We’ve spent a lot of time over the past week discussing the Summer Olympics and with last night’s Closing
Circus Ceremonies in London we could spend a few hundred more words deriding the final festivities – and such chastising would be much deserved – but we think we did enough of that on Twitter. Instead, we’d like to spend our respective closing ceremony considering the female athlete in the United States, and we’d like to do so, in unorthodox fashion, with the minimum amount of snark.
During these 2012 Olympic Games we couldn’t help but be struck by the sheer dominance of the USA women – from gymnastics to swimming to soccer to beach volleyball to basketball – and how much our females have moved to the forefront of international competition. Indeed, we heard a fact – perhaps it was from Bob Costas, the Walter Cronkite of the Olympics – that if the United States women comprised a separate country they would place third in the gold medal count. Third. Which is a stunning stat, and should motivate the men (with a few exceptions, including Michael Phelps, David Boudia and the men’s basketball team) to extend a hearty thank you and congratulations and maybe even get down on their knees and propose. But beyond the magnitude of their achievement, the success of the USA women got us thinking about the state of women’s sports in America, how we got here, where it’s going, and, most especially, which female gold medalist do little girls today want to be when they grow up.
More: Abby or Gabby?
Kristine Lilly and Kate Markgraf from the United States!
Do you see how you just embarrassed Liam McHugh? On national TV!
Ladies, just not the right time for this. In fact, there’s never a right time for a televised pound explosion. It only looks cool when our three your old niece does it (and sometimes when we do it. Sometimes). The worst part is that you clearly discussed it beforehand. The only thing worse than a spontaneous televised pound explosion? A rehearsed pound explosion.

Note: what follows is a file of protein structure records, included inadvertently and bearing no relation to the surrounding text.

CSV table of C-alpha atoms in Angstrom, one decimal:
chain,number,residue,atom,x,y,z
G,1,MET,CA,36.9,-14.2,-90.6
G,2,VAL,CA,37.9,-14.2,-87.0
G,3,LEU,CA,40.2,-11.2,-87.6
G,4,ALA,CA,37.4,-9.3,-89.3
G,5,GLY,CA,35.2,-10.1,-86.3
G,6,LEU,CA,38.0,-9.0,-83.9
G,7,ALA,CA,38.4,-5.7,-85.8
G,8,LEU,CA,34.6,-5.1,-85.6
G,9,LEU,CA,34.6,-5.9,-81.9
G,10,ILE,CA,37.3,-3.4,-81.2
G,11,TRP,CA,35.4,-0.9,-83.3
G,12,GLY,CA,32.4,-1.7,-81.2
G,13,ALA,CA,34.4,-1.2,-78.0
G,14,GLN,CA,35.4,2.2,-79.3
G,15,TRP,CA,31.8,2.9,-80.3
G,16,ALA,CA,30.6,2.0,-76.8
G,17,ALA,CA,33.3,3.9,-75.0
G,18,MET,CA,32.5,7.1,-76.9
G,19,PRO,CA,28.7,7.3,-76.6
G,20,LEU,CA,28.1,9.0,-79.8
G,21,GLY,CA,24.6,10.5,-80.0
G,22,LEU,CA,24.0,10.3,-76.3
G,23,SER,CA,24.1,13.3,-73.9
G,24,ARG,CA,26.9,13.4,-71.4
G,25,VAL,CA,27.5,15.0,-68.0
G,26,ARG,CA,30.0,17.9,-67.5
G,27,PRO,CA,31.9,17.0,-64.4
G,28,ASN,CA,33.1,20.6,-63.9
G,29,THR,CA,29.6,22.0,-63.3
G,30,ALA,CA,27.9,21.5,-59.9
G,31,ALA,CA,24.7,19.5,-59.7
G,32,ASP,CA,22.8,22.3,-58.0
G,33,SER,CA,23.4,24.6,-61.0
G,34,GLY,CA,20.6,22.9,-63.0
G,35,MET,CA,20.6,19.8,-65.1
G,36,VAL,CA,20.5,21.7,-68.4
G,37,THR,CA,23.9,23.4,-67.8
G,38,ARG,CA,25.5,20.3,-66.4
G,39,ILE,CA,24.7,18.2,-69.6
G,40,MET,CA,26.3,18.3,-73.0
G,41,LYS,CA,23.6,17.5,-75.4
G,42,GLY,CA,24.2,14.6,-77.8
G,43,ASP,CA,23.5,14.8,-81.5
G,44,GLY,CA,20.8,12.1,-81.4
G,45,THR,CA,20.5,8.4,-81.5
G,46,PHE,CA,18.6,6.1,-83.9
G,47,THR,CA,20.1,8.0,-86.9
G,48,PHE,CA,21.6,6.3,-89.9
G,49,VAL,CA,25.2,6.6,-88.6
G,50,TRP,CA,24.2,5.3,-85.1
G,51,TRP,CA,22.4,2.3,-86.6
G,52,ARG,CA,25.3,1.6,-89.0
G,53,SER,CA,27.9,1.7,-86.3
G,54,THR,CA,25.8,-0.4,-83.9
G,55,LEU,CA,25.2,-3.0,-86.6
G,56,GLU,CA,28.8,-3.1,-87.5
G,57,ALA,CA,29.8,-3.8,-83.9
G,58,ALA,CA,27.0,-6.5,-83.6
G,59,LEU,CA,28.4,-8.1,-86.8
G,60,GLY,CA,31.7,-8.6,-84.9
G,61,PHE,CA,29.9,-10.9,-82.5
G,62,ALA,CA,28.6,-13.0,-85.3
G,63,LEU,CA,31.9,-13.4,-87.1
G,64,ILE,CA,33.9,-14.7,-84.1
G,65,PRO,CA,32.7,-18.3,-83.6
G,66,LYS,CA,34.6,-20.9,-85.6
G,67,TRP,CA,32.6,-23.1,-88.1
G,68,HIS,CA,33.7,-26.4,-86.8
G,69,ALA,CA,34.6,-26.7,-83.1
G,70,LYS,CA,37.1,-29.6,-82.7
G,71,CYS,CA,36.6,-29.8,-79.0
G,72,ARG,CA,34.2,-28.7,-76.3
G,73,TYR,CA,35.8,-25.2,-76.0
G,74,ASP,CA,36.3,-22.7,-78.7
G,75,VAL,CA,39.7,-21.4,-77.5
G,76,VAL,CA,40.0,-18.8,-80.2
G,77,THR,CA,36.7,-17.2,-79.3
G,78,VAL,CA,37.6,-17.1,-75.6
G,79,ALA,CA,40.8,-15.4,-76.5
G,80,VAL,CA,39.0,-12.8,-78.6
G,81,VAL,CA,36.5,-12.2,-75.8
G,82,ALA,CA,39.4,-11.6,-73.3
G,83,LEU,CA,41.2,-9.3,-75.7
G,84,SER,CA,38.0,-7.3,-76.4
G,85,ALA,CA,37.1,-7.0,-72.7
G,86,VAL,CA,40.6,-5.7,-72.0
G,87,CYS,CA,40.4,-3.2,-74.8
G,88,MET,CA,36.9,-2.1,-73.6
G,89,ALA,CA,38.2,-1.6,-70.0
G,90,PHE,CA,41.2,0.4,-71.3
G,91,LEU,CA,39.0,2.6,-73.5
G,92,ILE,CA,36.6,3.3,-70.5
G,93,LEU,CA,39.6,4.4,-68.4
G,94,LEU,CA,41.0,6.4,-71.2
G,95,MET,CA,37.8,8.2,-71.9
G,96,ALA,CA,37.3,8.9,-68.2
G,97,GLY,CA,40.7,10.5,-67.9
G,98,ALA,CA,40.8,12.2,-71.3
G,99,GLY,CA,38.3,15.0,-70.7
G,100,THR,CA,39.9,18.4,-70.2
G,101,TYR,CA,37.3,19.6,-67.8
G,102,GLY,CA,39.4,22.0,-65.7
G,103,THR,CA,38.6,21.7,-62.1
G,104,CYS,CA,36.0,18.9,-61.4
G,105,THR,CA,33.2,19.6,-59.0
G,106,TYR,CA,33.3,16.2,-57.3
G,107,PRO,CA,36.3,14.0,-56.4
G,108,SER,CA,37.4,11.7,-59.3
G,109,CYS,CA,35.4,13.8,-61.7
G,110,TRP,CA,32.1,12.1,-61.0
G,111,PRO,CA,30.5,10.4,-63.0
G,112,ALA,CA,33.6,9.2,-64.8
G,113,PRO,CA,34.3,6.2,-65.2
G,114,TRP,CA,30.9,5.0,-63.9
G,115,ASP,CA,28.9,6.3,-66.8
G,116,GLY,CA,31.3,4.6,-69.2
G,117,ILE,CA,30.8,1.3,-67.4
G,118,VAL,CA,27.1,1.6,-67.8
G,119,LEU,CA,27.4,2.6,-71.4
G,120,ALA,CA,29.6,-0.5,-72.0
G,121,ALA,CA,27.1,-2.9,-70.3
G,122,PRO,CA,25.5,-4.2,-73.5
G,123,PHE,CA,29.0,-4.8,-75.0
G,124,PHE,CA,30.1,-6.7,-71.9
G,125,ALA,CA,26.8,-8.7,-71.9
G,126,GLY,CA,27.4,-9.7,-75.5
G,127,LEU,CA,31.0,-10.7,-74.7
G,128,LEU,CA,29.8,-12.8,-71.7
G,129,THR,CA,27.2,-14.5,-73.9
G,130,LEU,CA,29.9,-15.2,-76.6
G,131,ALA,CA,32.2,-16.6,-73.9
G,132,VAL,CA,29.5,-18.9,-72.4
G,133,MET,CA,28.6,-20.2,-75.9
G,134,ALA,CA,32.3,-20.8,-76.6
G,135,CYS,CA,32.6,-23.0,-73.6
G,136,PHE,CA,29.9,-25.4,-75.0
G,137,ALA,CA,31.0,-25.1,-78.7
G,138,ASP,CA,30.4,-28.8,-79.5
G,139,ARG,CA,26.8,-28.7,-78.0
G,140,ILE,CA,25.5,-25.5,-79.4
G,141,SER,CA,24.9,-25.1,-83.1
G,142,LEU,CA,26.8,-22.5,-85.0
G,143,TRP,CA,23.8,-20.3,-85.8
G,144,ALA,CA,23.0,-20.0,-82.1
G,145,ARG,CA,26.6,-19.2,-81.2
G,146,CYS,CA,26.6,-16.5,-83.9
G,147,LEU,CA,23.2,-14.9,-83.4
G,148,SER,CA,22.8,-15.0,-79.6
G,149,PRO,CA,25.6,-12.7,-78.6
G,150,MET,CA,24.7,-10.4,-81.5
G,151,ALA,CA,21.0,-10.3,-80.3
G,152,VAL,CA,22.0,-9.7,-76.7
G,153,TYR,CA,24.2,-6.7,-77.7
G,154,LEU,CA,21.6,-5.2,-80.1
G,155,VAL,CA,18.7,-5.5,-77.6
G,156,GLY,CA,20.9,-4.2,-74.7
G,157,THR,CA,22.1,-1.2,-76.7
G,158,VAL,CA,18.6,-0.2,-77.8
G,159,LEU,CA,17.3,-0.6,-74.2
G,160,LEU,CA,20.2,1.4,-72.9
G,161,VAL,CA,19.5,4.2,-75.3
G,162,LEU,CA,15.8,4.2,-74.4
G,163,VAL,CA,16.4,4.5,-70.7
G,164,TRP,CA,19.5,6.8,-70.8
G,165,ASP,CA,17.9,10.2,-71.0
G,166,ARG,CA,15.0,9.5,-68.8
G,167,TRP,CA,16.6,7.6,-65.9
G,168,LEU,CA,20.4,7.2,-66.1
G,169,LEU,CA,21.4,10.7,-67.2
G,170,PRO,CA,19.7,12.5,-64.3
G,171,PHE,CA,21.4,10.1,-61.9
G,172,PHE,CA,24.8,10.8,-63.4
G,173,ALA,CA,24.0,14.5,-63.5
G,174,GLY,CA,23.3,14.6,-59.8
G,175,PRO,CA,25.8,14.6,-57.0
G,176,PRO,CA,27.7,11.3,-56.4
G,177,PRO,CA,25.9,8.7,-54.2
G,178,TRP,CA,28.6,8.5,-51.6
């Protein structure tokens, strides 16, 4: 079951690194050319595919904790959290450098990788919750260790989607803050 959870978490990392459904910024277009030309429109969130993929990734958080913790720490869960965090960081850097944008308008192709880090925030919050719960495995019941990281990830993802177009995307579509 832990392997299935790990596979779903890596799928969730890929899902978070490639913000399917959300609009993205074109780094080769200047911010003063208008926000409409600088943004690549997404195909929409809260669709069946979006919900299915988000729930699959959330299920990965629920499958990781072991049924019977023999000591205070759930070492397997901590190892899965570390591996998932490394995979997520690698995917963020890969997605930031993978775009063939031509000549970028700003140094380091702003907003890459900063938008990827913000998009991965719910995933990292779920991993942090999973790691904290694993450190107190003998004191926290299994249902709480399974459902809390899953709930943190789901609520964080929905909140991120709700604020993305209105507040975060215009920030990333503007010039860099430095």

Note: This is the only acceptable handshake suitable for broadcast:
Beloved author, screenwriter and New Yorker Nora Ephron passed away suddenly nearly two weeks ago, and we wouldn’t be doing our job here at Jumped the Snark if we didn’t report on it nearly two weeks later. Like with a lot of celebrities and significant figures who left us this year – Richard Dawson excluded – we didn’t have the same deep personal relation to or affection for Nora Ephron that many others did (and still do). Did we respect and appreciate her work? Surely. But did we harbor a rapturous devotion to her romantic comedies? Not quite. When we think of Nora Ephron, we think of You’ve Got Mail. And when we think of You’ve Got Mail, we inevitably think of this scene from Undeclared, when a warm-keg-beer-filled Seth Rogen declares his love for the film.
And this soliloquy can perhaps be applied to Nora Ephron’s body of work, at the least to her film career. Later in life she became synonymous with “romantic comedies” which became synonymous with “rom-coms” which itself became synonymous with “melodramatic, insulting, mindless treacle,” which is not quite an appropriate usage of the transitive property. Yes, some – maybe even most – rom-coms are uninspired and vapid forms of low art designed to appeal to a specific demographic and not necessarily to be good, but not all rectangles are squares, and not all rom-coms are “typical American tripe.” Like with You’ve Got Mail, you may think you’re better than Nora Ephron, but you’re not.
Coincidentally, we just this afternoon read New York magazine’s tribute of sorts to Ephron, a reprinting of her inaugural “Women” column, and we found her writing witty, confident, fun, and, much like Greg Kinnear in You’ve Got Mail, very likable.